Gardening 101—Spring Will Be Springing!

Posted on Feb 22, 2013

Well, we’ve weathered some really nasty weather in the last month, which either forced you back into hibernation mode or had you out building that much-longed-for snowman that didn’t happen earlier in the season.
Or, if you are an avid gardener, you were thrilled, knowing those inches of snow mean nice soaking moisture for the ground, an excellent beginning for your vegetable garden and a nicely insulating cover and life-giving drink for your perennial flowers, shrubs, bushes and young trees.
Yes, we gardeners have to leave a lot up to Mother Nature, but where there’s a will, there’s a way, and when it comes to growing your own, today’s economy (especially the rising gas prices), has made the “will” ever more important.
February 24 through March 2
First, if you have not been following our series of articles, in our last one, in the January 25 issue, we recommended starting celery, broccoli, cauliflower and cabbage seeds indoors. You should be doing this NOW if you haven’t done so already! You can also start tomatoes in larger seed-starting containers, enabling them to develop the healthiest root system possible before transplanting, critical to better-than-average tomato-growing success.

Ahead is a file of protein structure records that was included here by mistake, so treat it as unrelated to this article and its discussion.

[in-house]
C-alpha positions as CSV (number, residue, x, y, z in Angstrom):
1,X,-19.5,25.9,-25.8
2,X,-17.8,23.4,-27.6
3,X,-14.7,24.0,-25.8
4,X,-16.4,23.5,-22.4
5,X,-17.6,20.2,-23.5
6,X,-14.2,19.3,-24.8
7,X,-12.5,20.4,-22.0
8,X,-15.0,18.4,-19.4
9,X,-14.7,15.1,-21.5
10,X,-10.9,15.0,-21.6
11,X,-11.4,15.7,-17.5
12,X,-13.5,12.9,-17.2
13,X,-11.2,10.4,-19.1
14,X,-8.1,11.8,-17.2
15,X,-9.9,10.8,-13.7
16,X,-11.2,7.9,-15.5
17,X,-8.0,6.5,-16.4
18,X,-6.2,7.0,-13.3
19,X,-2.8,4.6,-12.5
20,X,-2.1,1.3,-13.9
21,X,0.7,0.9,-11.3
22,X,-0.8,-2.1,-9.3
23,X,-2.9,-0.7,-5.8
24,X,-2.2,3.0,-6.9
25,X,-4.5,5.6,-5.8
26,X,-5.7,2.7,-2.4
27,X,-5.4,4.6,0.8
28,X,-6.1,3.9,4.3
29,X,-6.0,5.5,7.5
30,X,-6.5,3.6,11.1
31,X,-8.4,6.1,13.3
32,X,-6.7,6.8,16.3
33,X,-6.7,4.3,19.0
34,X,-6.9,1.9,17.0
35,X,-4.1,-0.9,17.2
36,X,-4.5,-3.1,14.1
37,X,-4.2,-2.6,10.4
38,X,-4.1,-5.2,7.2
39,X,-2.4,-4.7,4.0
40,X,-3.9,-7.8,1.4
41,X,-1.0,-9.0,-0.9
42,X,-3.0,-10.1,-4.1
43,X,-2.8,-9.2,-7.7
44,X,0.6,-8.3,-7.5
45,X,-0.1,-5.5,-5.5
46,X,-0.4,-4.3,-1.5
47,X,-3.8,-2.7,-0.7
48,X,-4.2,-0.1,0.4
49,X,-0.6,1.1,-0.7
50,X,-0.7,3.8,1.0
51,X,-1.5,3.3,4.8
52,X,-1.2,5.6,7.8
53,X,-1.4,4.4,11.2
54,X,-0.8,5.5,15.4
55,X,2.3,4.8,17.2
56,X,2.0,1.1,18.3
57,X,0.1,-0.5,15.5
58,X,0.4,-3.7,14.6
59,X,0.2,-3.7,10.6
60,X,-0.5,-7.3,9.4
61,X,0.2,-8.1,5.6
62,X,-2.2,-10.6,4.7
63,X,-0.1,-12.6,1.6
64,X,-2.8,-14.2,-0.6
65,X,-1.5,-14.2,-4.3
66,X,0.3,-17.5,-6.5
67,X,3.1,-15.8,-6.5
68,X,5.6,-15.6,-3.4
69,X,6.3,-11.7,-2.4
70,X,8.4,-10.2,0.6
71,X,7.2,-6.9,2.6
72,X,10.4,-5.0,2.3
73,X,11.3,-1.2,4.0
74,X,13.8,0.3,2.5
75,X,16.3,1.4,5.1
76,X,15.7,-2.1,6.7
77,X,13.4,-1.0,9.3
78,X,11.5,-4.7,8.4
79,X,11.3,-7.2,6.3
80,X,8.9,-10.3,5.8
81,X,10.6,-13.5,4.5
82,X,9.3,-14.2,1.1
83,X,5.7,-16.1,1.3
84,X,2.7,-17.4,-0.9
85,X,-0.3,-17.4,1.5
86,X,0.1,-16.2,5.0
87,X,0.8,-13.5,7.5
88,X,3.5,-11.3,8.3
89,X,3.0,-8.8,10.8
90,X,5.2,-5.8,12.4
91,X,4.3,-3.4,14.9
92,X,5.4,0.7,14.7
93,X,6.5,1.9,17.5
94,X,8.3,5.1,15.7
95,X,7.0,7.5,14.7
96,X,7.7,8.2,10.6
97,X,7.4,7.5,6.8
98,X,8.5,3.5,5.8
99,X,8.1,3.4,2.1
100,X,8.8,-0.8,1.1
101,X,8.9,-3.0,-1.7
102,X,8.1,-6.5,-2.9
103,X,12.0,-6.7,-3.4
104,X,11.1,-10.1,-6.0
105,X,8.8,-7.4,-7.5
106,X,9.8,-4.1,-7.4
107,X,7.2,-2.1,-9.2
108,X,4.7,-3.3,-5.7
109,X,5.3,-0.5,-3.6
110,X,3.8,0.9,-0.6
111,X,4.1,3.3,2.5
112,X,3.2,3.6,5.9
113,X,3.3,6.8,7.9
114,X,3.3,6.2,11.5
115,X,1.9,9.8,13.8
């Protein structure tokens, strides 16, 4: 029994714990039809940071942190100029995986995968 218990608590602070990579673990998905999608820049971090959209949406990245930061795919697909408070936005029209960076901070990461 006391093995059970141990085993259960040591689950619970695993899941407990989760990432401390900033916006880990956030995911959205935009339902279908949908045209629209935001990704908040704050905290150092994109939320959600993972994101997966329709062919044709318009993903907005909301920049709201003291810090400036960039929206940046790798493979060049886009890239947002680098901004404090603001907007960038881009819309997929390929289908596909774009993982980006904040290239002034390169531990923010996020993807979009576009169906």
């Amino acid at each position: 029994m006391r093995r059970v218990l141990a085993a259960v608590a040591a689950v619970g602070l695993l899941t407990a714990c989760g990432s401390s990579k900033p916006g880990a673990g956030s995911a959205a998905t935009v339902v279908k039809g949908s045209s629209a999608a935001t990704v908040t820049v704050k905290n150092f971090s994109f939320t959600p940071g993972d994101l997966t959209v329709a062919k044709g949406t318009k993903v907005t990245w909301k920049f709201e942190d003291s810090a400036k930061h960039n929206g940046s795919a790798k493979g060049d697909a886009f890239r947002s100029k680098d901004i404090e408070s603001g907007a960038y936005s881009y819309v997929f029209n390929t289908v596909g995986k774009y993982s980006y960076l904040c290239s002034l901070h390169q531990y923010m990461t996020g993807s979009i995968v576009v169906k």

In addition, if you have not been actively conserving water in preparation for the growing season, you should keep the possibility of drought in mind. Spreading to cover larger and larger areas of the U.S., those dry conditions mean now is the time to put your roof and downspouts to work. Look for sales on large trash cans, a great alternative to a more expensive, commercially made rain barrel, though a little bit more work. A store-bought rain barrel will normally have a fine screen on the top to keep debris out, some being fitted with a special lid. Most will have a spigot near the bottom you can attach a hose to, making it unnecessary to scoop water out in order to water your garden.